Another country that opted for a relatively loose lockdown – who encouraged, but did not enforce, citizens to stay at home is facing the consequences. A second wave has hit many Canada regions, with 80% of the cases having stemmed from Ontario and Quebec, its two most populated provinces. However, the government still has not ordered a complete lockdown, with Ontario closing certain establishes like gyms, movie theatres, casinos, and restaurants. Analysts predict the rate of CPI increase to drop slightly by 0.7%.
New Zealand has been the poster child for how the world wishes they initially handled the Coronavirus. As I stated many times already, New Zealand opted for an elimination strategy, and has seemed to work. "Hard and Fast," the Motto Prime Minister Jacinda Ardern went by, seemed to work, with New Zealand back to a relatively normal. The Coronavirus success has also won many voters' hearts this weekend, with elections giving her and the party a second term with a landslide victory. They retained 49% of the votes, enabling them to govern alone. With that said, there are mixed thoughts regarding CPI figures this week ahead, with last month's print showing a 1.5% increase.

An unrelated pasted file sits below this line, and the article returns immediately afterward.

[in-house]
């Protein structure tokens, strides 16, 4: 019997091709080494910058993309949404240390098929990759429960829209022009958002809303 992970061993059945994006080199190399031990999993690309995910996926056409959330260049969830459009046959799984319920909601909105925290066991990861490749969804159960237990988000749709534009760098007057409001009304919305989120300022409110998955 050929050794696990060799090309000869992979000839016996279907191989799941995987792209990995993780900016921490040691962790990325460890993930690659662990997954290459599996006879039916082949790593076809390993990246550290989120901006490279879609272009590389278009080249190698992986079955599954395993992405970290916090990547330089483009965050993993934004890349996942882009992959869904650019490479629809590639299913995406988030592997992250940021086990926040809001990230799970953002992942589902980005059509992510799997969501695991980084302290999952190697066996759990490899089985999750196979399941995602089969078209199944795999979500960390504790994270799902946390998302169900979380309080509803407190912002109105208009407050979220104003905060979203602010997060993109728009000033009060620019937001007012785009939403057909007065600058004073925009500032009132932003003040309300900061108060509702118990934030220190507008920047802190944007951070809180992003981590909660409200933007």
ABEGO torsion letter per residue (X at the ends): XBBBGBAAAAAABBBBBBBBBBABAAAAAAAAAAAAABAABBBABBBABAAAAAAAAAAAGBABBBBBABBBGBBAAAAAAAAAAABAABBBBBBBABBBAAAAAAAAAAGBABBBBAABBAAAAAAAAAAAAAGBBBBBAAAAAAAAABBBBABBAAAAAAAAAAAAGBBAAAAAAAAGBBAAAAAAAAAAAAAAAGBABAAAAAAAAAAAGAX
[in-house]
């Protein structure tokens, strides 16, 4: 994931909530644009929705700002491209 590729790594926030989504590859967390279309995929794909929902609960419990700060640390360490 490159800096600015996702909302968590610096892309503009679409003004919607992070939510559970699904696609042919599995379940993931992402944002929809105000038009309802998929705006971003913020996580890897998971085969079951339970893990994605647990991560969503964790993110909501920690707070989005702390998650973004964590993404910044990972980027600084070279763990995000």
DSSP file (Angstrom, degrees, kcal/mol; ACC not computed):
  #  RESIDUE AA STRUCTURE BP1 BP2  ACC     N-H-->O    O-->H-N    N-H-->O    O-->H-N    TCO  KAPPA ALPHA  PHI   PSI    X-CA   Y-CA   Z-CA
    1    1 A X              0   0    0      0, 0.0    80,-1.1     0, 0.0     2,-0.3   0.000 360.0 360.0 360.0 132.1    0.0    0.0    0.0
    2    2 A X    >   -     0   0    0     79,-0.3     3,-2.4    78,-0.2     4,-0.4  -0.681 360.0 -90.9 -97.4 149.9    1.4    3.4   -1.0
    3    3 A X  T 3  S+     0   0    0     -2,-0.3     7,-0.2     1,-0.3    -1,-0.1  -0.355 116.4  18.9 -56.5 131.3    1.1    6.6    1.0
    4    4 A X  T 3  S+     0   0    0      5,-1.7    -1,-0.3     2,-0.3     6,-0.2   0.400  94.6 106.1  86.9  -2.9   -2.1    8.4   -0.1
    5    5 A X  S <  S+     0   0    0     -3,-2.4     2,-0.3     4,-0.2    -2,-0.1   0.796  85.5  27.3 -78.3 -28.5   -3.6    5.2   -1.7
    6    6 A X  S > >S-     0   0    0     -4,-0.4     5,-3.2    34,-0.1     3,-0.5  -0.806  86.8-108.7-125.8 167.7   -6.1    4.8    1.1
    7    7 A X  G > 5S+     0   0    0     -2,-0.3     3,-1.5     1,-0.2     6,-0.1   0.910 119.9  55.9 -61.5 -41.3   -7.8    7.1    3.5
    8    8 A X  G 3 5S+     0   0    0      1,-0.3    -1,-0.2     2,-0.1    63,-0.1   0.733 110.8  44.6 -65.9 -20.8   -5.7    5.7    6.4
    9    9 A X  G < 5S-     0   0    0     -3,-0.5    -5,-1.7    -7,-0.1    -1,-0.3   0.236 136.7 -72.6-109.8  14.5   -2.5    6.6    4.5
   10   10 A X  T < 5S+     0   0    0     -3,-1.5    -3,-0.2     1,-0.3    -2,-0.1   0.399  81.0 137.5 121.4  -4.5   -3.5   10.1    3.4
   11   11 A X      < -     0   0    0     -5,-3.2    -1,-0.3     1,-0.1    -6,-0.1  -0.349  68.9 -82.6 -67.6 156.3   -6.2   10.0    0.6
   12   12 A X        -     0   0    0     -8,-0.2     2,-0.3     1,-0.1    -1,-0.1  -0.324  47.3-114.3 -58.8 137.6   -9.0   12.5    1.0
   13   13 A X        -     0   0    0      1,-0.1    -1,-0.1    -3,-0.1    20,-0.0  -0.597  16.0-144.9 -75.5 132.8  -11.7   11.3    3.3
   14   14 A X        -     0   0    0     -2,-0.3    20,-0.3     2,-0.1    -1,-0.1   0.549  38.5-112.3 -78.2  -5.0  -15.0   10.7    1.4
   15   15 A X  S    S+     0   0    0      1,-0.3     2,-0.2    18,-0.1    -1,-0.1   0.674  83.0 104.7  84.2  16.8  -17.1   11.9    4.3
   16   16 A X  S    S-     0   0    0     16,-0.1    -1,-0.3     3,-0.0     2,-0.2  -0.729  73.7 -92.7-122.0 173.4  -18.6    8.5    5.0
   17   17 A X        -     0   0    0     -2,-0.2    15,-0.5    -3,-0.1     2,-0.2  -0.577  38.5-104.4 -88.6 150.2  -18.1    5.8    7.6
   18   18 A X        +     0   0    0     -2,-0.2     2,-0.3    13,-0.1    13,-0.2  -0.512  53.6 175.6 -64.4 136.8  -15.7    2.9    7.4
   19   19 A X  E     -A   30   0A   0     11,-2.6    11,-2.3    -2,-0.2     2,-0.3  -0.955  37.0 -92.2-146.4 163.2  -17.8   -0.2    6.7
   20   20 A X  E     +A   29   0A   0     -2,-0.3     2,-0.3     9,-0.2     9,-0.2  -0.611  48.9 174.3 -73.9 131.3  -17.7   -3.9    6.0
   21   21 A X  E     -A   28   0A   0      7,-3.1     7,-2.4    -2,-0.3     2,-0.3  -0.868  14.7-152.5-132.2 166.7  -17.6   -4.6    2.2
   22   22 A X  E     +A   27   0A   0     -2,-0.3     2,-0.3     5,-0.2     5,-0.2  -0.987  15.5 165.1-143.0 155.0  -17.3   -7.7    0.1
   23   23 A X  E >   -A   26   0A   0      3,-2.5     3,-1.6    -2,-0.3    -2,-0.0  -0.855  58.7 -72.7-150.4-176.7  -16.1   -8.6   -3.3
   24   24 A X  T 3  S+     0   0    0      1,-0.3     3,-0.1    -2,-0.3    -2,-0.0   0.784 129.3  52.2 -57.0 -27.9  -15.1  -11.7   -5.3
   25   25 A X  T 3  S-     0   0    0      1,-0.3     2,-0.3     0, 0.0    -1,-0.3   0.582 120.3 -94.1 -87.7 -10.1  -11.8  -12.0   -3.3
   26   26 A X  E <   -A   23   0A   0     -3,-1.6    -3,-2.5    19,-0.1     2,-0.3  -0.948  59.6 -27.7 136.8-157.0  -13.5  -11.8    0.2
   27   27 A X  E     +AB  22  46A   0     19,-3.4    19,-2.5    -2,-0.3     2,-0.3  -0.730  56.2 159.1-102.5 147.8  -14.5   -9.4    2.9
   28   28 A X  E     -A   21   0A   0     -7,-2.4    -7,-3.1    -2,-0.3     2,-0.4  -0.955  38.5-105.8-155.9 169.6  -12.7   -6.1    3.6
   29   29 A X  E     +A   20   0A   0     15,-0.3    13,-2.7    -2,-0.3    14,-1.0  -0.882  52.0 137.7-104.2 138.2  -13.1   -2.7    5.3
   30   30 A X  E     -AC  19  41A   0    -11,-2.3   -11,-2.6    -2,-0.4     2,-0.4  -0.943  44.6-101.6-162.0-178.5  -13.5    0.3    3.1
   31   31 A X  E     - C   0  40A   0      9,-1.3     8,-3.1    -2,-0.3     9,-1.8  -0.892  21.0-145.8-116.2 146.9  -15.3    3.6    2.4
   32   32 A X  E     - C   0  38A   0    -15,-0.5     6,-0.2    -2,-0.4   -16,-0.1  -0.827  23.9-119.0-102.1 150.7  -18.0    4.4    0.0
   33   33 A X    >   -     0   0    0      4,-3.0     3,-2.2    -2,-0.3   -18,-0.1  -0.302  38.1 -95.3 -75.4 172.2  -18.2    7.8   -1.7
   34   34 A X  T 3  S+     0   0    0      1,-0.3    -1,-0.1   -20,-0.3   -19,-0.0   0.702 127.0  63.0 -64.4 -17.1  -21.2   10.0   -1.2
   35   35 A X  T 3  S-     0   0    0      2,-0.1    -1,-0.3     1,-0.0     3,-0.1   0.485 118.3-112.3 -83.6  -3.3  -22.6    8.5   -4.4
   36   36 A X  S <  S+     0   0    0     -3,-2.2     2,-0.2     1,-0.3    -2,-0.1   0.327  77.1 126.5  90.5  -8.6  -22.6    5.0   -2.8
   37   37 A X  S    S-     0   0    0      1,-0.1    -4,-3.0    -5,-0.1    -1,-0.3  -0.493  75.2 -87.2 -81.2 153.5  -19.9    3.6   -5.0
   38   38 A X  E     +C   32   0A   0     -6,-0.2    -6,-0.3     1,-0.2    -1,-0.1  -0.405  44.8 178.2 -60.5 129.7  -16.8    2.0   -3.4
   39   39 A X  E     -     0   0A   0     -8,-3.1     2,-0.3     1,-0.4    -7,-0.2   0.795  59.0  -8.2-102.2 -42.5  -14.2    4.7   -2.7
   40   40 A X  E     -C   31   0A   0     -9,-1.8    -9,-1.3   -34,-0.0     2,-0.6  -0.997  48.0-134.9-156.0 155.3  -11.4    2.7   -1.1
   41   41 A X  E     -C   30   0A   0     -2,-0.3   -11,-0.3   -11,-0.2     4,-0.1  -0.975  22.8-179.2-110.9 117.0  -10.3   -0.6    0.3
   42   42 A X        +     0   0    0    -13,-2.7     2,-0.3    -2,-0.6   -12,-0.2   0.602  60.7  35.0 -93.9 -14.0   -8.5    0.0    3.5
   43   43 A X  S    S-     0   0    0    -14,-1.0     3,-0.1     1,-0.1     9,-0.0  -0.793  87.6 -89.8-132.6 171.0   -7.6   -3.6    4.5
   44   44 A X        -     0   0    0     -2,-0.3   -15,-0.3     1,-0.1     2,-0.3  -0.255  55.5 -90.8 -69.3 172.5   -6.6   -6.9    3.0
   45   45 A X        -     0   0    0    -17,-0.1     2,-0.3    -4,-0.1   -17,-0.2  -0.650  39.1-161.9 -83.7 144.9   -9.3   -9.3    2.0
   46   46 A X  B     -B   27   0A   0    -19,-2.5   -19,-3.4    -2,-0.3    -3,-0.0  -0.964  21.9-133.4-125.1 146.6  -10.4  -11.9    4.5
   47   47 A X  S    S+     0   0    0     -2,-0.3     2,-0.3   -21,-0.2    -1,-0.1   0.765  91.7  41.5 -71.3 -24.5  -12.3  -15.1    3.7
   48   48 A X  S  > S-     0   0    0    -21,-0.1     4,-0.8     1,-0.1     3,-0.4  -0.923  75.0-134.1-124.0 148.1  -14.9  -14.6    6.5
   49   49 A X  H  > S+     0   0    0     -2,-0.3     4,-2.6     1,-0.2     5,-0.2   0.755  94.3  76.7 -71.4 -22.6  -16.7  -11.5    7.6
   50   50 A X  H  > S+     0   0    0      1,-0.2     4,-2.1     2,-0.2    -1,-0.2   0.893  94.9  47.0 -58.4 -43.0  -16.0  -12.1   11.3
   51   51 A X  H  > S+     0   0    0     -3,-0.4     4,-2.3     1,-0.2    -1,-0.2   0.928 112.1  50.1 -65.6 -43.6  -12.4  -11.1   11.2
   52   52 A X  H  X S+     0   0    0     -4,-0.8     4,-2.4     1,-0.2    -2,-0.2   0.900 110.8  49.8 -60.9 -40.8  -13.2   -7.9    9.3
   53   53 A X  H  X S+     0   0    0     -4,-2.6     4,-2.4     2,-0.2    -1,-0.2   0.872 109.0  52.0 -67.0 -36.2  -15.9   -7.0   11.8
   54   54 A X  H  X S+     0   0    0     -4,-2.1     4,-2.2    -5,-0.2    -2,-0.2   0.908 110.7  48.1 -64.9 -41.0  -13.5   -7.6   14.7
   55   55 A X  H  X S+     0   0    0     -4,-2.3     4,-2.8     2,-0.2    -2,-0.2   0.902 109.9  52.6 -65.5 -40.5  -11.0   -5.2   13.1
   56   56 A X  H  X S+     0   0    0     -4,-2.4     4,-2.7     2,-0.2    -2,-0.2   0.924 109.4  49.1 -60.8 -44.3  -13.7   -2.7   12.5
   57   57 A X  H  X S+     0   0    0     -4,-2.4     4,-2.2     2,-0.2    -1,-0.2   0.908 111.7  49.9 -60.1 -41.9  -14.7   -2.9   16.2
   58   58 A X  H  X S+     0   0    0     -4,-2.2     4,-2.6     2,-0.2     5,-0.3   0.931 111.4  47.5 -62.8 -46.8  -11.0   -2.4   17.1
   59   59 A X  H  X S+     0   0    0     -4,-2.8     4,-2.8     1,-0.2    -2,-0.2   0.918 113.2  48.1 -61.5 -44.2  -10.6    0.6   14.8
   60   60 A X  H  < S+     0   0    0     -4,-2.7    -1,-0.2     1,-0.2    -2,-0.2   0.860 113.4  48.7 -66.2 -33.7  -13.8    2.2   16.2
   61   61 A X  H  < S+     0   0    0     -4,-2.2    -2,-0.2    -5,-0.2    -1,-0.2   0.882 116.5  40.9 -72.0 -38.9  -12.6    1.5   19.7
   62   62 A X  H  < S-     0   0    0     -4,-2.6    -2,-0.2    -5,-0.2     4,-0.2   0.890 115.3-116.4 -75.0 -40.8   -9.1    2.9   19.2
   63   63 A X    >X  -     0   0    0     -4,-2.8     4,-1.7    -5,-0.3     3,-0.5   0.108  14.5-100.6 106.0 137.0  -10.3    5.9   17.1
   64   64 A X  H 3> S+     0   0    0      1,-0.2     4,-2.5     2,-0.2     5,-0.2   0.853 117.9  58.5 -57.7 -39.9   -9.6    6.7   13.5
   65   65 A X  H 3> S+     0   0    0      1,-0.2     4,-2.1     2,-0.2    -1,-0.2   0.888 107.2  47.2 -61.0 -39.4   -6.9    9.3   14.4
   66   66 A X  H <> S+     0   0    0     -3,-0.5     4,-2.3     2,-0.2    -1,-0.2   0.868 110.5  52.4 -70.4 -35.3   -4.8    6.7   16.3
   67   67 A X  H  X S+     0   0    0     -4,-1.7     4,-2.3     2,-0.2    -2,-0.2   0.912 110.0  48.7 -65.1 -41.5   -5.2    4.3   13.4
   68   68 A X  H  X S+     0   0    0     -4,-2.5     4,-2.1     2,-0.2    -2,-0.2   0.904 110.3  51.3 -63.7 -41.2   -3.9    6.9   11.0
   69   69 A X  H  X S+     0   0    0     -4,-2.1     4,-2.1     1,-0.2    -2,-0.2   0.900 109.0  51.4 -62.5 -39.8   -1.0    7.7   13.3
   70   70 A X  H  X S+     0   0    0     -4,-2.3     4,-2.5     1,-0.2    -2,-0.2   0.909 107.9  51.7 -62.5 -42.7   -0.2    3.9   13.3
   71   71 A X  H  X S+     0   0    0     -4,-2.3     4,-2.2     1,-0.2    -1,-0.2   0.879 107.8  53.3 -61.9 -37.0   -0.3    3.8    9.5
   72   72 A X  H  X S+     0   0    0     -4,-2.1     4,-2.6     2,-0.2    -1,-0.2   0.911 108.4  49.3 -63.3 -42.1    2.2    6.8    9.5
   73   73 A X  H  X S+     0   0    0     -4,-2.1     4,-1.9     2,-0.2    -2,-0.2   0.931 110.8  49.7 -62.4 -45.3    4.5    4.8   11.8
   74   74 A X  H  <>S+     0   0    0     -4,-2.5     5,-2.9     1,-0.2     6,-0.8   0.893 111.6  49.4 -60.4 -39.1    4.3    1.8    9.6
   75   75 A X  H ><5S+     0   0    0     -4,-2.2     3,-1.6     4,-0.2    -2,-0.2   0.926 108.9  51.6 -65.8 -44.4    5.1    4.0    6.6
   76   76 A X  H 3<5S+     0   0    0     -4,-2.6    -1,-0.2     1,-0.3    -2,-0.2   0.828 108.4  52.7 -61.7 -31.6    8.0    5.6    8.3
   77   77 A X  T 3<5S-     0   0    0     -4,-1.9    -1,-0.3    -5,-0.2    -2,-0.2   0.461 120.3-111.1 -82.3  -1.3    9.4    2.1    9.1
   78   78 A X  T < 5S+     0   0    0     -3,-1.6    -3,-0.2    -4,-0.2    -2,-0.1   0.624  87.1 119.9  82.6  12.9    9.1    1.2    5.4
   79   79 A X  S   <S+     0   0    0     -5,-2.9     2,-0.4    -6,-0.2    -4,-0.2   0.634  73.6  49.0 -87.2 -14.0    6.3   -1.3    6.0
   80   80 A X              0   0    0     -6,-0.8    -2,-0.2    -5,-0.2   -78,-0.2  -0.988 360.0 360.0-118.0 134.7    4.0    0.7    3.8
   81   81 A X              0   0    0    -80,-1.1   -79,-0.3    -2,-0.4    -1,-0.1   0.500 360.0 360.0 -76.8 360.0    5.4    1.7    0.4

A lot has happened since the last Presidential Debate. President Donald Trump contracted Coronavirus, a new stimulus bill has been proposed, and Biden's son Hunter Biden has been in the news for leaked emails. Personally, I do not think the debate will provide much insight into future policies. It will be more comedic than anything. If anything, I believe this is a period where traders and investors should keep trading at a low, as both candidates' comments may whipsaw the market – as shown by the previous debate.
Stay safe, Trade safe.
A hectic week ahead as companies and countries start to position themselves to exit the pandemic in the best shape possible. Total Coronavirus Cases top 29 Million, with over 924 thousand deaths. Here is your week ahead.